ANC97FA001
ANC97FA001

History of the Flight

On October 13, 1996, about 1455 Alaska daylight time, a float equipped deHavilland DHC-2, N64276, collided with terrain about 38 miles north of Ketchikan, Alaska. The airplane was being operated as a visual flight rules (VFR) cross-country on-demand passenger flight under Title 14 CFR Part 135 when the accident occurred. The airplane, operated by Seaside Air Service, Ketchikan, was destroyed. The certificated commercial pilot and two passengers received fatal injuries. A VFR flight plan was filed. The flight originated at the Ketchikan Harbor Seaplane base at 1358.

The flight was for the purpose of transporting the passengers to a remote area for goat hunting. After departure, the pilot filed a VFR flight plan at 1204 with the Ketchikan Automated Flight Service Station (AFSS). The pilot indicated the planned destination was Reflection Lake, located about 43 miles north of Ketchikan. There was no further communications from the airplane.

The U.S. Coast Guard reported that an emergency locator transmitter (ELT) signal was detected in the area of the accident about 1455. Local area pilots became concerned and began search operations. The flight was officially declared overdue at 1636 and the wreckage was located about 1640. Search personnel reported that the airplane struck the side of a steep canyon wall about 2,850 feet mean sea level. The wreckage then tumbled down the side of the canyon about 300 feet.

The accident occurred during the hours of daylight at latitude 55 degrees, 59.021 minutes north and longitude 131 degrees, 42.176 minutes west.

Crew Information

The pilot held a commercial pilot certificate with airplane single-engine land, multi-engine land, single-engine sea, and instrument airplane ratings. The most recent second-class medical certificate was issued to the pilot on October 30, 1995, and contained the limitation the pilot must wear lenses for distant vision and possess glasses for near vision.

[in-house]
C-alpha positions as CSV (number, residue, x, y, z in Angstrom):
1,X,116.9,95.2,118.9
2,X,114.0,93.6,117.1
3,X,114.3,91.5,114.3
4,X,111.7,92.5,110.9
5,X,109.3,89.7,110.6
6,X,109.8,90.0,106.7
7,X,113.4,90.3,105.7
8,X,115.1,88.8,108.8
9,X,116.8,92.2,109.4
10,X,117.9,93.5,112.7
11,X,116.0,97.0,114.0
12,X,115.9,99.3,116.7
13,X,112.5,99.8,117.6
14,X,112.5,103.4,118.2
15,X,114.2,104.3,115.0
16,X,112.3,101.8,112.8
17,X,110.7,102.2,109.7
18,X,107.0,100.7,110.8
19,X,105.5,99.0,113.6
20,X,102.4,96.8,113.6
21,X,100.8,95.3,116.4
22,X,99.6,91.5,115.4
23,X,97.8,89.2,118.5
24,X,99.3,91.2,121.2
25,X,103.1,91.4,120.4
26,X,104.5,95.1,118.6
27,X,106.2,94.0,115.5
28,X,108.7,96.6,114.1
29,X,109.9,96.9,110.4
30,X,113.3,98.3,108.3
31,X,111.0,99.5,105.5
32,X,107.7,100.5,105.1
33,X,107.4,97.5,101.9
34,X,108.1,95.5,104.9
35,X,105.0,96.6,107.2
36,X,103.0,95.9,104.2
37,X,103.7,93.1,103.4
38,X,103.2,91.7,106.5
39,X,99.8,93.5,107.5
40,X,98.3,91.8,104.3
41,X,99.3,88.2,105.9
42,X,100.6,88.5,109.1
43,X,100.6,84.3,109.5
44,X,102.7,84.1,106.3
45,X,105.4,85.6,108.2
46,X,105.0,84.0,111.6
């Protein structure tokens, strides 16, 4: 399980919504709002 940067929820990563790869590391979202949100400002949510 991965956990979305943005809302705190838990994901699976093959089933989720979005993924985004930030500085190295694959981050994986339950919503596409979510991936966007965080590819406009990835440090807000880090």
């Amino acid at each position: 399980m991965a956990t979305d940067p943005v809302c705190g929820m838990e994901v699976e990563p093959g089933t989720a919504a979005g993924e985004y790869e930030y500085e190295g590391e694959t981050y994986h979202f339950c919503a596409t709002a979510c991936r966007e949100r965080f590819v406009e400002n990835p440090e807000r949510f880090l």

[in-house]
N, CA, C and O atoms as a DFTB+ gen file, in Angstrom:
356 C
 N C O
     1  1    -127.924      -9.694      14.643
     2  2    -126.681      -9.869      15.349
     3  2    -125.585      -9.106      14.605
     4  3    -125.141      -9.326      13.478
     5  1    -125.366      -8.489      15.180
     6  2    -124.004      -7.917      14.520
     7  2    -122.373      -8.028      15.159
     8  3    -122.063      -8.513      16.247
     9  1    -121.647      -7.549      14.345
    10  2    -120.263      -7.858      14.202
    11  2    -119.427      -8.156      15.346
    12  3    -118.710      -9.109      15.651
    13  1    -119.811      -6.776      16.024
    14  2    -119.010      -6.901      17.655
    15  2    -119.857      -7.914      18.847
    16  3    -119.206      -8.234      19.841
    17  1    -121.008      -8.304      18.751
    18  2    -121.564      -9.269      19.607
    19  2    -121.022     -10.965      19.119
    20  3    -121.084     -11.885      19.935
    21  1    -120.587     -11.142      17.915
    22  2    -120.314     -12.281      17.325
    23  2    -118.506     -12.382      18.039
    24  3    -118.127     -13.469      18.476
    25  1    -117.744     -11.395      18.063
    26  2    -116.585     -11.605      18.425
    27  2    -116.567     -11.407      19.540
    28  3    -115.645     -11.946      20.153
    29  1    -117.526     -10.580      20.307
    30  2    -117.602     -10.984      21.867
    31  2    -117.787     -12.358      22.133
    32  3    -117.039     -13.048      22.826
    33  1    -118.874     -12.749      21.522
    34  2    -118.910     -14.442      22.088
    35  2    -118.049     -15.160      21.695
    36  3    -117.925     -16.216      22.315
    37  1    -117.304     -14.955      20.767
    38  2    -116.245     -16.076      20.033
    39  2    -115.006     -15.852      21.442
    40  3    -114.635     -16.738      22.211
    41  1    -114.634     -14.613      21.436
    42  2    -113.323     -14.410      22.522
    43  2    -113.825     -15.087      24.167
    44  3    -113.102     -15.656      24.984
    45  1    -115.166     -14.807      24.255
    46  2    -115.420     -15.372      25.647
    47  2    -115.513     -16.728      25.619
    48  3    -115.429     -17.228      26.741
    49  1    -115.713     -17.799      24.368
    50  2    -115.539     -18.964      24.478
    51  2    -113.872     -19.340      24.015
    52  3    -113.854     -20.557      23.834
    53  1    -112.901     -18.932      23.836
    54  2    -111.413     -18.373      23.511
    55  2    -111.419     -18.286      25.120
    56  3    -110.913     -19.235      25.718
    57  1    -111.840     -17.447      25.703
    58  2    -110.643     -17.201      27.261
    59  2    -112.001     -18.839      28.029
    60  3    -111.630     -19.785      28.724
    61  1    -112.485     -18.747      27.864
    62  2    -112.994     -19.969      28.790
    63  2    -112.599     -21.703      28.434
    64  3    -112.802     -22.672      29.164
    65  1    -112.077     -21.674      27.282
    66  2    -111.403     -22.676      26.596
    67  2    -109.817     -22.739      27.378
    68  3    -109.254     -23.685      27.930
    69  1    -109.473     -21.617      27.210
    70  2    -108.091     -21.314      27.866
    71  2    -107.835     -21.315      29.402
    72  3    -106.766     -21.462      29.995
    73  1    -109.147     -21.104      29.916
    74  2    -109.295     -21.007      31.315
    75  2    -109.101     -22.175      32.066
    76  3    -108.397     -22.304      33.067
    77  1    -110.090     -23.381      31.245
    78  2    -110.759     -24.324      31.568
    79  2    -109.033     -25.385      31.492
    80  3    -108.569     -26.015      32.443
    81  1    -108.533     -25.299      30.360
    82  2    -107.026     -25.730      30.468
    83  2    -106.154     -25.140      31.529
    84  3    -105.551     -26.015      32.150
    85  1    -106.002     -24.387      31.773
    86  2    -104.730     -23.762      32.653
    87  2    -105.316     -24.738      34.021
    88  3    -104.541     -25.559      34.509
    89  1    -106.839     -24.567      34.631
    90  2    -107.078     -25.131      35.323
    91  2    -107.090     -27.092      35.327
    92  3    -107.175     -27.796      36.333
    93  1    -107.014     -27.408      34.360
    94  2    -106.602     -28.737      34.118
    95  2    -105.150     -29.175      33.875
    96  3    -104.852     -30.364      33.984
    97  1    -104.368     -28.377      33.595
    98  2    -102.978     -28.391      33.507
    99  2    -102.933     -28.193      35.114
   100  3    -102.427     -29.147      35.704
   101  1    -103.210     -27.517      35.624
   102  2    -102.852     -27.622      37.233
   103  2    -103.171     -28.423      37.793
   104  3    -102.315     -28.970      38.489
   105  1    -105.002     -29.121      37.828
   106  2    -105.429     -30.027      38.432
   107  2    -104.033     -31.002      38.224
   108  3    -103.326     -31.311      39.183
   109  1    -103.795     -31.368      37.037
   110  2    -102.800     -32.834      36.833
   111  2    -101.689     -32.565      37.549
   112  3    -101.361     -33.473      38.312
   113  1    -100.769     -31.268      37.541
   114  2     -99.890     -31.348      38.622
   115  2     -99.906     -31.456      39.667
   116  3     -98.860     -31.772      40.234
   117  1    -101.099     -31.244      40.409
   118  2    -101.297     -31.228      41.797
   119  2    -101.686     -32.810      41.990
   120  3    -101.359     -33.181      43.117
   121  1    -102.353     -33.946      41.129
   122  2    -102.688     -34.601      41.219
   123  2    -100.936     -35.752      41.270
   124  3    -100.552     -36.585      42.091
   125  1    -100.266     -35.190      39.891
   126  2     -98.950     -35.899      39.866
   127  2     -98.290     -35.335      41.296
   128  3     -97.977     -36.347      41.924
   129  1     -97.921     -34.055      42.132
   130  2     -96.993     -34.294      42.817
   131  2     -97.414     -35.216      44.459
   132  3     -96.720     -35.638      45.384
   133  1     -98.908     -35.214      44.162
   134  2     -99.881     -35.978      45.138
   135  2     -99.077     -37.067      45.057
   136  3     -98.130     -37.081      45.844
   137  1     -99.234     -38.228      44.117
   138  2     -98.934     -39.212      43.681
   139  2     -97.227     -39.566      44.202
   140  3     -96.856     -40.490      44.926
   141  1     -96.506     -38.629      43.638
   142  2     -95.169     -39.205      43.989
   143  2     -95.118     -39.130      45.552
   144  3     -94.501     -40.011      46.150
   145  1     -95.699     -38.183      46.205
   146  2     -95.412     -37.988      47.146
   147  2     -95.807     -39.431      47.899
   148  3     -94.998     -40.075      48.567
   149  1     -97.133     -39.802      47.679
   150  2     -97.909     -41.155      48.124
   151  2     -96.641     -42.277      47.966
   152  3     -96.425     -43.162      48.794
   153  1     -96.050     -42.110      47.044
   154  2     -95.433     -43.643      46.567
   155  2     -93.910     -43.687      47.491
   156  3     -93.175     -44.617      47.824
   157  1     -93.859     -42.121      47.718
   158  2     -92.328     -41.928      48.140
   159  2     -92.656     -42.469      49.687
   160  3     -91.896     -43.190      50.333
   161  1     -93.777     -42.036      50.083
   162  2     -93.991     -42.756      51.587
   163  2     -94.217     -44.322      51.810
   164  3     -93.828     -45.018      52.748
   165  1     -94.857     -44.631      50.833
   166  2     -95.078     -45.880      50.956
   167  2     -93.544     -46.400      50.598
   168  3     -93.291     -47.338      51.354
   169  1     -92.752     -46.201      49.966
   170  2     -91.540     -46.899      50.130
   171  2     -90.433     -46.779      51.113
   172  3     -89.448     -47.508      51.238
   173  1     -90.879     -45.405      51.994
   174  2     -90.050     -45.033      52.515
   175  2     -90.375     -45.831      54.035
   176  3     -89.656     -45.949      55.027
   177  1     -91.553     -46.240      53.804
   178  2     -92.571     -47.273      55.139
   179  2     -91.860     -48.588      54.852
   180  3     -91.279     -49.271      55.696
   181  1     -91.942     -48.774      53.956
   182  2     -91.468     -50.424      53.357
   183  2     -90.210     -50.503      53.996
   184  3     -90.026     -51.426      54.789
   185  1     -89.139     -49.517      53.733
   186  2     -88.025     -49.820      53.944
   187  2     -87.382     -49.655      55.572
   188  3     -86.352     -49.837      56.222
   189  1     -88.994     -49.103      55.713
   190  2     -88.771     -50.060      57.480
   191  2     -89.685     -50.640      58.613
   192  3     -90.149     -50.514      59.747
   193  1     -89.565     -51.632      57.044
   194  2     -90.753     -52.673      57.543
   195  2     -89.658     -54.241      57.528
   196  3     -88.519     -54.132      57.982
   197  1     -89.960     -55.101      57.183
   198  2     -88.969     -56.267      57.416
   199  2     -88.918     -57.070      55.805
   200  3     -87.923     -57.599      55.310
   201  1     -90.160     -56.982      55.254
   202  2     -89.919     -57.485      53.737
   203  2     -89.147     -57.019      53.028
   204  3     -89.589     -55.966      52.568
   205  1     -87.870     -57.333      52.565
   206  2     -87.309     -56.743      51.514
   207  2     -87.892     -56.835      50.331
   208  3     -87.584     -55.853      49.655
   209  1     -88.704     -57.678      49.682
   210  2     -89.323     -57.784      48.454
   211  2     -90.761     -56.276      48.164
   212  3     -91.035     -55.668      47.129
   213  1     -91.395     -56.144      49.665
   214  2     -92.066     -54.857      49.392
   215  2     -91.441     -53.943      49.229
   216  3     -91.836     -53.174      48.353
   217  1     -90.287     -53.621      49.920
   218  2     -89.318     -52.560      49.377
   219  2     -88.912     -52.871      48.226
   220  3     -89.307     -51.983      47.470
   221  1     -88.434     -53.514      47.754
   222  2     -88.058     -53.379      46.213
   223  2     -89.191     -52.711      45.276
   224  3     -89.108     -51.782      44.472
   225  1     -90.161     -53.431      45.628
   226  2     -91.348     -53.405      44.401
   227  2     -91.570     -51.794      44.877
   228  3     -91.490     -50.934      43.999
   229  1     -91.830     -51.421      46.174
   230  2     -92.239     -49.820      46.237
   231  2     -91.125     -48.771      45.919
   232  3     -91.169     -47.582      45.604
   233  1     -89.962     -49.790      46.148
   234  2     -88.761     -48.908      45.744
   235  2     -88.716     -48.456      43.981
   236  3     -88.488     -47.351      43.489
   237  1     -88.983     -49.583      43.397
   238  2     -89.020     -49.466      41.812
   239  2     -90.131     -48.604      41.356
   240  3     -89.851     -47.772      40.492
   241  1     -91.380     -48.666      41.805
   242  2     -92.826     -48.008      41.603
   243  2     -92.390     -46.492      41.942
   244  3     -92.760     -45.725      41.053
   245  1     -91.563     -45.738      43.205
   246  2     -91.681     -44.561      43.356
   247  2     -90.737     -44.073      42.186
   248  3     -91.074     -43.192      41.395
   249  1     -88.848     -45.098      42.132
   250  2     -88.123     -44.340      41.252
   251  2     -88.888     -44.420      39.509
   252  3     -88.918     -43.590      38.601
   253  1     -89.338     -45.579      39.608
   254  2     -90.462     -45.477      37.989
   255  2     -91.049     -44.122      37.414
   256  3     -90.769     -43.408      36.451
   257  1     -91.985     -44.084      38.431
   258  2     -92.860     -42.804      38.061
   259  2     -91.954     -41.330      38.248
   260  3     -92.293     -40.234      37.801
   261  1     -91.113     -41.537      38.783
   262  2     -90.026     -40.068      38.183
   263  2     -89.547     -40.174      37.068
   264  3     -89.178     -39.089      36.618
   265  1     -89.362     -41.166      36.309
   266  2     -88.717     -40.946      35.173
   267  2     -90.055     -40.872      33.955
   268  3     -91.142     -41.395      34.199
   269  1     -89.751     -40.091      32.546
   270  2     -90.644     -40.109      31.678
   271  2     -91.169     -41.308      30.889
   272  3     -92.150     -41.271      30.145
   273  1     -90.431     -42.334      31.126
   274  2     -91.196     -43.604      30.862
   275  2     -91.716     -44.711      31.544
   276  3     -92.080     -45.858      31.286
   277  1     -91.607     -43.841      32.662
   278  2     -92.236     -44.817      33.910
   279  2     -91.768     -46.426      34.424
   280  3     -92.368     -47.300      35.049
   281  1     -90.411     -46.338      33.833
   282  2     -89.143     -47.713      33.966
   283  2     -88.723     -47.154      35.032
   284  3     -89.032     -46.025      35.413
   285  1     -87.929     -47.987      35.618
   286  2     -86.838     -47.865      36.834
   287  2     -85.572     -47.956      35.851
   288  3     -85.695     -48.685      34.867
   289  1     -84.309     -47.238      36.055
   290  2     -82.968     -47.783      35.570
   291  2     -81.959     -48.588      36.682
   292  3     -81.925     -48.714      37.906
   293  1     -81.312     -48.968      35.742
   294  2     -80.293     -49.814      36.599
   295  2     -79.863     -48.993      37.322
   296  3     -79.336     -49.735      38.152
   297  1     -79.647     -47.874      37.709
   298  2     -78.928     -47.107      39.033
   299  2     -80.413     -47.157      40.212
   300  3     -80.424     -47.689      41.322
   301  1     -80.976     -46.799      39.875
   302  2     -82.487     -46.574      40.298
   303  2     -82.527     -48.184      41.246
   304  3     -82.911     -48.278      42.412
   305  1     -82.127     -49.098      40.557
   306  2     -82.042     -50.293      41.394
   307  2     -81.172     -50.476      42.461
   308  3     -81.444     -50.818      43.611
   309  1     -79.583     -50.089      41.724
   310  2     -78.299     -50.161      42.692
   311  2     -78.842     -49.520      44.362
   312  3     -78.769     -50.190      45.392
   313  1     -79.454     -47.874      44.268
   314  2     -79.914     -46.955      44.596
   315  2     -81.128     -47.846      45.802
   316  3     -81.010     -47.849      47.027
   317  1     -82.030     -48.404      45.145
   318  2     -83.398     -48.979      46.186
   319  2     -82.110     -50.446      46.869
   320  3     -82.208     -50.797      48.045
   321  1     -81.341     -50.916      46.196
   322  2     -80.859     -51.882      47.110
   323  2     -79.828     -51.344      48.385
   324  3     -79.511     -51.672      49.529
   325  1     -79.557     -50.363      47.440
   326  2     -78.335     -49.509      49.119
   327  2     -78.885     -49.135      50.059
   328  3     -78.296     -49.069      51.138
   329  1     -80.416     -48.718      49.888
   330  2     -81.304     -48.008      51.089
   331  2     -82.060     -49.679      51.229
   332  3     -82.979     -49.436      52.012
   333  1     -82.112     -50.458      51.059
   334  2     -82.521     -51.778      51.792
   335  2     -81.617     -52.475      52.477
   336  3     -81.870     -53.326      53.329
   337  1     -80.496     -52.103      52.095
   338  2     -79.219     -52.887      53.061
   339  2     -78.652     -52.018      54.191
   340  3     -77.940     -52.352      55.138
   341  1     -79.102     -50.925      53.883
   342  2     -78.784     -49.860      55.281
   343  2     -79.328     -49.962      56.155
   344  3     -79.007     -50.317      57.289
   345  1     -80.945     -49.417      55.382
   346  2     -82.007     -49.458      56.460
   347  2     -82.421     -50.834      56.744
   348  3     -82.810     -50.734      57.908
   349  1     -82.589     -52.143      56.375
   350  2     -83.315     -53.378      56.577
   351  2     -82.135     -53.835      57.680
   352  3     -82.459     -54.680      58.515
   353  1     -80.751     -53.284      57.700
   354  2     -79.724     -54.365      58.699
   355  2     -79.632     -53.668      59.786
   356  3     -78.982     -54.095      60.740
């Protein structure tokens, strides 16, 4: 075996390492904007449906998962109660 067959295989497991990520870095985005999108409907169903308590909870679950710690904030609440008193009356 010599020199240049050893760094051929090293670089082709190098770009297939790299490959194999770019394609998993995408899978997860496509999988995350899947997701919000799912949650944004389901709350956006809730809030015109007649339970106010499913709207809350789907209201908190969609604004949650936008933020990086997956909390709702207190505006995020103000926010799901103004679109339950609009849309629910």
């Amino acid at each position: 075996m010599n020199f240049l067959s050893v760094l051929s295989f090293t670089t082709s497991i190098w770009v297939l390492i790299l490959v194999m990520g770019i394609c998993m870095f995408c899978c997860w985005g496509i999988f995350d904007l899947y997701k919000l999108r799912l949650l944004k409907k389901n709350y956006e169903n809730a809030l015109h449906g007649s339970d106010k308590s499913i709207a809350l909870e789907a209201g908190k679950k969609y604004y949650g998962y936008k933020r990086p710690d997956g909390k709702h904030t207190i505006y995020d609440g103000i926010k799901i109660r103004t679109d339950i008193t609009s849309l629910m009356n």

No personal flight records were located for the pilot. Review of the pilot/operator report submitted to the Safety Board, and the operator's flight and duty time record, revealed the pilot's total aeronautical experience was estimated at 17,000 hours, of which 8,500 hours were accrued in the accident airplane make and model. In the preceding 90 and 30 days prior to the accident, the pilot accrued a total of 219 and 46 hours respectively.

Aircraft Information

The airplane had accumulated a total time in service of 12,474.7 hours. Examination of the maintenance records revealed that the most recent annual inspection was accomplished on January 11, 1996, 493.8 hours before the accident. In addition, a 100-hour inspection was completed on September 25, 1996, 19.7 hours before the accident.

The engine had accrued a total time in service of 7,909.6 hours of operation. The maintenance records note that a major overhaul was accomplished on November 30, 1994, 1,071.9 hours of operation before the accident. Annual and 100-hour inspections were accomplished on the dates specified above for the airframe.

Meteorological Information

The closest official weather observation station is Ketchikan, Alaska, which is located about 38 nautical miles south of the accident site. At 1447, an aviation routine weather report (METAR) was reporting in part: wind, light and variable at 3 knots; visibility, 20 miles; sky condition and ceiling, 2,200 feet scattered, 3,500 feet broken, 6,000 feet broken, 12,000 feet overcast; temperature, 10 degrees C; dew point, 6 degrees C; altimeter, 29.71 inHg.

The terminal area forecast (TAF) for the Ketchikan area issued on October 13, 1997, at 0933, was valid from 1000, October 13, 1996, until 1000 on October 14, 1997. The forecast was reporting in part: Wind, 150 degrees (true) at 12 knots, gusts to 20 knots; visibility greater than 6 statute miles in light rain showers; sky condition and ceiling, 1,500 feet scattered, 3,000 feet broken, 4,500 overcast; temporary changes expected within the valid period: visibility, 3 statute miles in light rain showers and mist; sky condition and ceiling, 500 feet scattered, 1,500 feet scattered.

The National Weather Service, Alaska Aviation Weather Unit, Anchorage, issued a area weather synopsis on October 13, 1996, at 1145. The synopsis, valid until October 14, 1996, at 0600, was reporting in part: A 982 millibar low near Whittier, Alaska, will remain nearly stationary through 0600, October 14, 1996. A 998 millibar low, 180 miles southwest of Sitka, Alaska, will be in the vicinity of Yakutat, Alaska, by 1600, October 13, 1996, and near Burwash, Yukon Territory, Canada, by 2400. An associated trough from the low to near Annette Island, Alaska, will extend from Yakutat to Skagway, Alaska, and southeast by 2400.